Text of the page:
The World without Bookkeeping – a Doomsday Scenario
To be able to appreciate the importance of bookkeeping, try to imagine for a second that tomorrow you wake up and all the financial records in the world are gone.
The first thing that you realize is that you don’t have any electricity at home. The electricity company shut it down because they didn’t have any records of you paying the bill.
You then decide to go to the nearest supermarket and buy some juice, butter, and bread, but when you get there, they tell you that they don’t have any. They didn’t know that they were out of stock because all their records are gone.
You’re starving and you don’t have any electricity at home. Miserable situation.
Perhaps some shopping in the city center would cheer you up? You decide to withdraw some money from the nearest bank, but when you get there, you find out that the bank doesn’t have a record with your name. They’ve lost the information about your savings. They are gone.
You get the point, right?
Modern society as we know it, cannot function without bookkeeping.
Bookkeeping is fundamental for corporations, banks, investment funds and even individuals.
Let’s look at another example. Think about GE – the General Electric Company.
GE has over 300,000 employees and operates in more than 170 countries in the world. The company operates in businesses like Appliances & Lighting, Aviation, Financial Services, Energy Management, Healthcare, Oil & Gas, Power& Water, and Transportation.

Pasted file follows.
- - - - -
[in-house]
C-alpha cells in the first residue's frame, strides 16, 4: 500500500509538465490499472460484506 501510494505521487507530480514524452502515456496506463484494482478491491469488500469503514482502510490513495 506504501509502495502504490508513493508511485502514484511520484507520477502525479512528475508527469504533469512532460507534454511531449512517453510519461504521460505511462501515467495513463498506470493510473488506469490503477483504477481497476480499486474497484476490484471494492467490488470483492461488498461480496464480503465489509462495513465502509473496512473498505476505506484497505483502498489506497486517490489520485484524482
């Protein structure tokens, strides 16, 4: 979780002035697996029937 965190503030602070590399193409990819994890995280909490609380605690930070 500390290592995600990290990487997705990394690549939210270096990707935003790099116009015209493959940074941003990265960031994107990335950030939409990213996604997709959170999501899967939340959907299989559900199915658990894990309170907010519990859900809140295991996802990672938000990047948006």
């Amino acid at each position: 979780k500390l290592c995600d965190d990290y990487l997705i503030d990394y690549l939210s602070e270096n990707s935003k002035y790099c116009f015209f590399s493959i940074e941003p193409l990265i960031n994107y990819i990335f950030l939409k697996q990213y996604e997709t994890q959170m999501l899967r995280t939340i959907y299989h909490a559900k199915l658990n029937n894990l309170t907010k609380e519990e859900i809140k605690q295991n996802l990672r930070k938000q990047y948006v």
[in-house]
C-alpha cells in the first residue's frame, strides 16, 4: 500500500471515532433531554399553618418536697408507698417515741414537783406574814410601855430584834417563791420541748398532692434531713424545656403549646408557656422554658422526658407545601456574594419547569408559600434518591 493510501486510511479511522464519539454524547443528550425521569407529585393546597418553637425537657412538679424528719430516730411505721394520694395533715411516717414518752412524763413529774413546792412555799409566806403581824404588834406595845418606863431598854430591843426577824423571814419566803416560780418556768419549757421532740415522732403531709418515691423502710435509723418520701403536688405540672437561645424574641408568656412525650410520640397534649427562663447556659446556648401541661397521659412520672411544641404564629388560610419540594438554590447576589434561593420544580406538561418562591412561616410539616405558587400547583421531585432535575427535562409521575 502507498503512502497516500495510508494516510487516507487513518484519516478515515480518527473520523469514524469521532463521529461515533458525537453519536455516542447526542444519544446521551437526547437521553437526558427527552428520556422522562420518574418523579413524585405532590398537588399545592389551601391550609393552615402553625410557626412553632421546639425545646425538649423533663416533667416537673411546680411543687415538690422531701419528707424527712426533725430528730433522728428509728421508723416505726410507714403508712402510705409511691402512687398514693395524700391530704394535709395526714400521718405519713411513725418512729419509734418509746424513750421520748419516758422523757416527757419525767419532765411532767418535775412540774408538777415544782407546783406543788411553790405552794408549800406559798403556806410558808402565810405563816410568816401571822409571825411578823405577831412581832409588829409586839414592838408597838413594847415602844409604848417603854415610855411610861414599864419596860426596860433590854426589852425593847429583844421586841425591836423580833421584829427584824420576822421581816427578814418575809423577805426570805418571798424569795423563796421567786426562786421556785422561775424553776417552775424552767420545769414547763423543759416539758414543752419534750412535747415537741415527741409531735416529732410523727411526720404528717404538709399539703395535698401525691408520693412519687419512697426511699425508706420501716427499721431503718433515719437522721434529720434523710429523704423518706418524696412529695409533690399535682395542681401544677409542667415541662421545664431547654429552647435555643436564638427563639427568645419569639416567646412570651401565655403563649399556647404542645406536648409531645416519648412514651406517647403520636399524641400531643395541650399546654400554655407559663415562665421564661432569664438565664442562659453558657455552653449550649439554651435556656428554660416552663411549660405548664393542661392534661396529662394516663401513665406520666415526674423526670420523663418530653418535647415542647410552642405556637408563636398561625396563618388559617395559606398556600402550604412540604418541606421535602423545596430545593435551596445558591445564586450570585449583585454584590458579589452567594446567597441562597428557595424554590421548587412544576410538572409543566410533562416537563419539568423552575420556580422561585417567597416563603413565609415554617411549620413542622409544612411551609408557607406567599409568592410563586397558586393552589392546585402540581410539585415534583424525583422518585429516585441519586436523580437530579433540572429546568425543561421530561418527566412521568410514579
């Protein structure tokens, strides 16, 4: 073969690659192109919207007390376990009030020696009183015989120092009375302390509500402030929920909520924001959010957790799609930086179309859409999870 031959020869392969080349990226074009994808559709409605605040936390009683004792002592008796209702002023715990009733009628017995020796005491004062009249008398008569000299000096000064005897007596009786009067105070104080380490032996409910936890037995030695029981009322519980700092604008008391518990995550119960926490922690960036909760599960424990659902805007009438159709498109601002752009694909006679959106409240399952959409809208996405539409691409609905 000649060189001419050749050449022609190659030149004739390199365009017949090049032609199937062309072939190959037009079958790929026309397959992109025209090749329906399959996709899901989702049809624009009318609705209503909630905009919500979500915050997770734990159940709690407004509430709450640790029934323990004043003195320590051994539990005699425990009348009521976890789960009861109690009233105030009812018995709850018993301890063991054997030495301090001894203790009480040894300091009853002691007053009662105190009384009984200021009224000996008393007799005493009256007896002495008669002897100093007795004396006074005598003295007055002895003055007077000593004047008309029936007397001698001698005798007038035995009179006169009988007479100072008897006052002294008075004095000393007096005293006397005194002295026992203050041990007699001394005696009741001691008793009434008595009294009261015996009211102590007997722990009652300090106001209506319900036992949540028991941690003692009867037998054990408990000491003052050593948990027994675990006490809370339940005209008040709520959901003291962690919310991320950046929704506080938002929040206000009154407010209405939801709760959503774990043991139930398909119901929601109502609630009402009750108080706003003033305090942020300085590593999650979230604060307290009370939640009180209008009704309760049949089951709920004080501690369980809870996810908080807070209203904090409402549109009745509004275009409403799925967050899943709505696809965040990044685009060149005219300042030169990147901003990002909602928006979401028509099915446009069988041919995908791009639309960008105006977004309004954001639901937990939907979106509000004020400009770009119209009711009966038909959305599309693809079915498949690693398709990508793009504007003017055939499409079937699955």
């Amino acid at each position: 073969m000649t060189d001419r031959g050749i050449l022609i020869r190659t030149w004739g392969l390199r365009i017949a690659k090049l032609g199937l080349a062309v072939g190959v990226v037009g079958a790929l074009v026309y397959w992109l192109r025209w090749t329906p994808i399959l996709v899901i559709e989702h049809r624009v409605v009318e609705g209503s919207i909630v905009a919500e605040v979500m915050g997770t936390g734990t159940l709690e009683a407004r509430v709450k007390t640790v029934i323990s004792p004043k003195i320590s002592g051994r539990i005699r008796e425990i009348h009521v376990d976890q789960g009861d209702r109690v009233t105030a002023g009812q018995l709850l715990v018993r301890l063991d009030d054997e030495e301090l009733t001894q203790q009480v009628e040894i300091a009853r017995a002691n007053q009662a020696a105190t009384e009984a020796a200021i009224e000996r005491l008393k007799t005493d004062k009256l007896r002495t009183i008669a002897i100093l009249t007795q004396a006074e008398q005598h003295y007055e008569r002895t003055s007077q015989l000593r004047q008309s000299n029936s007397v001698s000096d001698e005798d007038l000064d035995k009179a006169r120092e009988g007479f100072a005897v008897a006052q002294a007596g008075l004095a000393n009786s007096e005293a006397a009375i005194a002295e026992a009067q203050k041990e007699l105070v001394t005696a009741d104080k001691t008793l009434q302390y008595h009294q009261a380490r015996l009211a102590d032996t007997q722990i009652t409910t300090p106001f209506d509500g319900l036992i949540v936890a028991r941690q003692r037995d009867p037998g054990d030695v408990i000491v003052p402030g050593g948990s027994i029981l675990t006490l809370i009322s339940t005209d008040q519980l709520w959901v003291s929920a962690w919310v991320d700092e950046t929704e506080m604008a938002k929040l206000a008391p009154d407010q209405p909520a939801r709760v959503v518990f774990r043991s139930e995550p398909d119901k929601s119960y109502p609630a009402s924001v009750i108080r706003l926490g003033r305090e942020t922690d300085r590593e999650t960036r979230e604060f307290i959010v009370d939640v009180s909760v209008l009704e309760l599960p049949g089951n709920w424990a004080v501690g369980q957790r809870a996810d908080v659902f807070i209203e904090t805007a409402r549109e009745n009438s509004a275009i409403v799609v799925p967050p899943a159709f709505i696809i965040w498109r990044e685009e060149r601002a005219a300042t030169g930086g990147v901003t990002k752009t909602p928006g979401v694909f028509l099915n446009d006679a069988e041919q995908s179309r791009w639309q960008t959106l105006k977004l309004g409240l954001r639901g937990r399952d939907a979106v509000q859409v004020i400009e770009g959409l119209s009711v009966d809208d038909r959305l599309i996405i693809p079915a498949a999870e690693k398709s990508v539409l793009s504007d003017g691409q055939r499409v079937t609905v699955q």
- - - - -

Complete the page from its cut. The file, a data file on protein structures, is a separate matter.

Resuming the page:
Can you imagine how complex its operations are?
Is GE going to be able to monitor its businesses without a proper bookkeeping system in place?
Is it going to be able to understand whether its operations in a given country are profitable or not?
Whether there is a product that is not profitable and should be discontinued?
Recording every single transaction that takes place within the firm is paramount at this level of complexity. It is proper bookkeeping that ensures all necessary information has been recorded and is ready to use.
Bookkeeping is the cornerstone around which all of accounting is constructed. Because it is so fundamental, a world without it is almost unthinkable. But other branches of accounting also play major roles in the modern world.
The World without Financial Accounting – a Second Doomsday Scenario?
Take Financial Accounting—the set of financial reports that a company prepares for people that are outside the organization enabling them to make reasonable judgments about its business.
Why is this important? Why should a company go through all the trouble of complying with regulations to prepare its reports?
Think of the opposite situation. What if the company did not provide financial information? What would have been different in that case?
Is there a bank that would be willing to issue a loan without knowing how you’re going to repay it?
Is there an investor who would be willing to put up their money without knowing anything about the financials of the company?
The answer is “No”. And that’s why companies prepare their financial reports – it enables them to communicate their financial performance to those who are interested. Without financial reporting as we know it, most businesses would have been denied the capital that they need.